Philippine President Rodrigo Duterte, an anti-establishment crusader and a ruthless fighter for the war on drugs shows parallels between himself and President Trump, both for their brash rhetoric and embrace of populism.
The son of a former governor of Davao Province in the southern Philippines, Duterte, despite coming from privilege, ran with a rough and tumble crowd, often getting into fights and brawls throughout his teenage years.
By the age of 15, he was carrying a gun and known as a street brawler, according to his brother Emmanuel Duterte.
Duterte told a reporter in 2018 that the first time he may have killed someone was during a drunken beach brawl at age 17. “Maybe I stabbed somebody to death,” he said of the incident.
“Violence in the house, violence in the school and violence in the neighborhood,” Duterte's brother said. “That is why he is always angry. Because if you have pain when you are young, you are angry all the time.”
Duterte was regularly whipped by his mother, who reportedly once wore out a horsewhip from the frequent beatings, his brother said.
Throughout parochial school, he was caned by Jesuit priests, and as a freshman at the Ateneo de Davao High School, he was fondled by an American priest, he revealed in 2015.
The priest, whom Duterte identified as Rev. Mark Falvey, moved to California and died in 1975. The Jesuit order agreed in 2007 to pay $16 million to nine people Falvey molested when they were children attending a Hollywood church.
Duterte rose to political prominence in 1988, when he carved out a place for himself as the strong-arm mayor of Davao. In his more than 30 years since becoming mayor, he has never lost an election.
Duterte spent 20 years as mayor of his city and earned himself the nickname of "the death squad mayor" as rumors swirled that he regularly employed teams of hitmen to allegedly target and kill suspected drug dealers and addicts.
Despite being a fierce anti-drug crusader, Duterte himself struggled with drug abuse. Ten years after taking office, he filed for an annulment of his marriage, and a psychological assessment of Duterte concluded that he had “narcissistic personality disorder” and a “pervasive tendency to demean, humiliate others and violate their rights.”
Duterte has proudly touted his transformation of Davao from the country's murder capital to one of its safest cities in the country.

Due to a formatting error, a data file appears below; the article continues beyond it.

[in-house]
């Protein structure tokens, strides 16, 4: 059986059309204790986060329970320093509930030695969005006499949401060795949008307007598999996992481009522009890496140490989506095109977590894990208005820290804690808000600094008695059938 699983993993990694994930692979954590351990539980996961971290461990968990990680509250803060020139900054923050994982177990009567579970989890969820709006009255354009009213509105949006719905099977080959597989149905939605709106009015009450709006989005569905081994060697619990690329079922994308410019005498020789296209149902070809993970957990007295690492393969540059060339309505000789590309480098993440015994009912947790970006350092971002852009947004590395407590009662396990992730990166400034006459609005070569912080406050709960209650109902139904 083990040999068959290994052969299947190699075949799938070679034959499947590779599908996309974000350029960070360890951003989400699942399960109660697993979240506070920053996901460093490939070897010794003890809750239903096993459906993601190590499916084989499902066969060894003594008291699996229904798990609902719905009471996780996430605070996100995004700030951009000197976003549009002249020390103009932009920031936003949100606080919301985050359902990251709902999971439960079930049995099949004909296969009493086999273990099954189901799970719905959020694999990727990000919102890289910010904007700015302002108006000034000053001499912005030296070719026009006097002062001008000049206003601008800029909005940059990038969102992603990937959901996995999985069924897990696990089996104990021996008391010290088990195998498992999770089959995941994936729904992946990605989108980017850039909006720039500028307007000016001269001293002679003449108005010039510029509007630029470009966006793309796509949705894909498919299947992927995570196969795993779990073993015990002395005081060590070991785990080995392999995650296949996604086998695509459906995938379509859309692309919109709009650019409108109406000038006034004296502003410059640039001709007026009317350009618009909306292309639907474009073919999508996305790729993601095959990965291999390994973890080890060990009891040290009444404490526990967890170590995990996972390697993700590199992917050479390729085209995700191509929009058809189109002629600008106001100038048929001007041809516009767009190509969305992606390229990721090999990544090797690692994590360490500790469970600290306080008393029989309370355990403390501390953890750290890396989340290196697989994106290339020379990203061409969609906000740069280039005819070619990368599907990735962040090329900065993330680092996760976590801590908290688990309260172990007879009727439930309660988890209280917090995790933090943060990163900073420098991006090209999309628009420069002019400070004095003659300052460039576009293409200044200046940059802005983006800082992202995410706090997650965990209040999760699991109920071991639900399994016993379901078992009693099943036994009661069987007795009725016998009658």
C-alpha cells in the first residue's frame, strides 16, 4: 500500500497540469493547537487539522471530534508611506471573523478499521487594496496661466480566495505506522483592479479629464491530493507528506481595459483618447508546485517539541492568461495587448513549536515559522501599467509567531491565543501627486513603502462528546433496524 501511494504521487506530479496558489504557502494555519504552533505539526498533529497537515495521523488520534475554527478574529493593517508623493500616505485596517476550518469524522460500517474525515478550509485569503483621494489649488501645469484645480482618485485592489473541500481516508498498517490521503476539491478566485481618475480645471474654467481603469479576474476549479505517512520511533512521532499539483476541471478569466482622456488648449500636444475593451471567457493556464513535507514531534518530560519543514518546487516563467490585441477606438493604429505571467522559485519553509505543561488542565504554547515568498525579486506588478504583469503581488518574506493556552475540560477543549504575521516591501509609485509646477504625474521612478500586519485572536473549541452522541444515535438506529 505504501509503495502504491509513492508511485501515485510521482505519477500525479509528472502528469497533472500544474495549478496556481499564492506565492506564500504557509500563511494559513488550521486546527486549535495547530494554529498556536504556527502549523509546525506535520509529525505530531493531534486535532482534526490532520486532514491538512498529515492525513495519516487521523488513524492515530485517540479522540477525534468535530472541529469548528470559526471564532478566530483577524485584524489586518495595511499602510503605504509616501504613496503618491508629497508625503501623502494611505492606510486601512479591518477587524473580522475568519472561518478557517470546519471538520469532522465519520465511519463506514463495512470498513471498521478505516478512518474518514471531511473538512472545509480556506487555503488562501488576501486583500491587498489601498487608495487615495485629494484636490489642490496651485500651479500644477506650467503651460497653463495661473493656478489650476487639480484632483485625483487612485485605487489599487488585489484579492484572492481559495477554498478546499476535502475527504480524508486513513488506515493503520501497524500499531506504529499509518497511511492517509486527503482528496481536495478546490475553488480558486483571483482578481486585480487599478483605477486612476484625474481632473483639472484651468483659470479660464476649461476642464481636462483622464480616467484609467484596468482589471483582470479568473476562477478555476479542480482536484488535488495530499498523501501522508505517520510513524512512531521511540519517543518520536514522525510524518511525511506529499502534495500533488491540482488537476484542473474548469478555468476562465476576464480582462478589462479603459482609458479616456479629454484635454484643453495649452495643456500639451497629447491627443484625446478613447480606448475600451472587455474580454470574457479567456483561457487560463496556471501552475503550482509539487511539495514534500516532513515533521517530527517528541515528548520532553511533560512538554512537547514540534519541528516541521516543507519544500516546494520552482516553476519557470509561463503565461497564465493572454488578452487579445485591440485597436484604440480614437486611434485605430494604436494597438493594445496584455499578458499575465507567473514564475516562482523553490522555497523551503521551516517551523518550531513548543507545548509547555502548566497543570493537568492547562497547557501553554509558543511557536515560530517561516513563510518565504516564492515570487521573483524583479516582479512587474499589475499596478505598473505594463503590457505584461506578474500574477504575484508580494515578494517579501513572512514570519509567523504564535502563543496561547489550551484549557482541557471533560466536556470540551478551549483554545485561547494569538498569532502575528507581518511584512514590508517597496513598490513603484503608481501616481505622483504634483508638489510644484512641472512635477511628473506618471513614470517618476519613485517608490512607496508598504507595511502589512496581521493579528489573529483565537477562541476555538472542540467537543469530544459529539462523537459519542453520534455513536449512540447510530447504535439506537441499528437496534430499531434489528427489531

Despite being a brutal mayor, Duterte is also known for his softer side and has been described as being one to take out a wad of cash from his pockets and give it to someone in need.
Duterte became president of the Philippines in May 2016. He garnered more than 16.6 million votes in the election, 6.6 million more than his closest opponent, Manuel Roxas, according to the Associated Press.
His policy agenda ramped up the war on drugs even further, employing brutal and deadly tactics including police raids.
As president, Duterte continued his repressive war on drugs killing over 5,526 people throughout his tenure, many who are from impoverished urban areas, and all through police operations from July 1, 2016, to June 30, 2019, according to the Philippine National Police.
The death toll does not include the thousands more unidentified gunmen have killed in cases that the police do not seriously investigate, pushing the death toll to as high as 27,000 according to estimates by domestic human rights groups.
Duterte's police forces have committed thousands of extrajudicial killings spreading from the capital region of metro Manila, into other cities and provinces, by raining homes and apprehending alleged drug dealers and users. Instead of being taken into custody, those arrested have died at the hands of police claiming self-defense.
Duterte has not been shy about his anti-drugs crusade, openly saying “I would be happy to slaughter them," in reference to drug dealers.
“I might go down in the history as the butcher,” he said in January 2017.
Relationship with the U.S.
The Philippines notified the United States on Tuesday it would end a major security pact allowing American forces to train in the country – a pivotal move under Duterte, who continues to warm to China while distancing itself from the U.S., who was the nation’s former colonial ruler.
The 1998 Visiting Forces Agreement (VFA) allows American forces, along with U.S. military ships and aircraft, to rotate through Philippine military bases for roughly 300 joint exercises annually with Filipino troops.
The decision by the Philippine government comes as Duterte's relationship with the United States has grown contentious after the American government denied Senator Ronald dela Rosa, one of Duterte’s biggest champions for his violent war on drugs, a U.S. visa.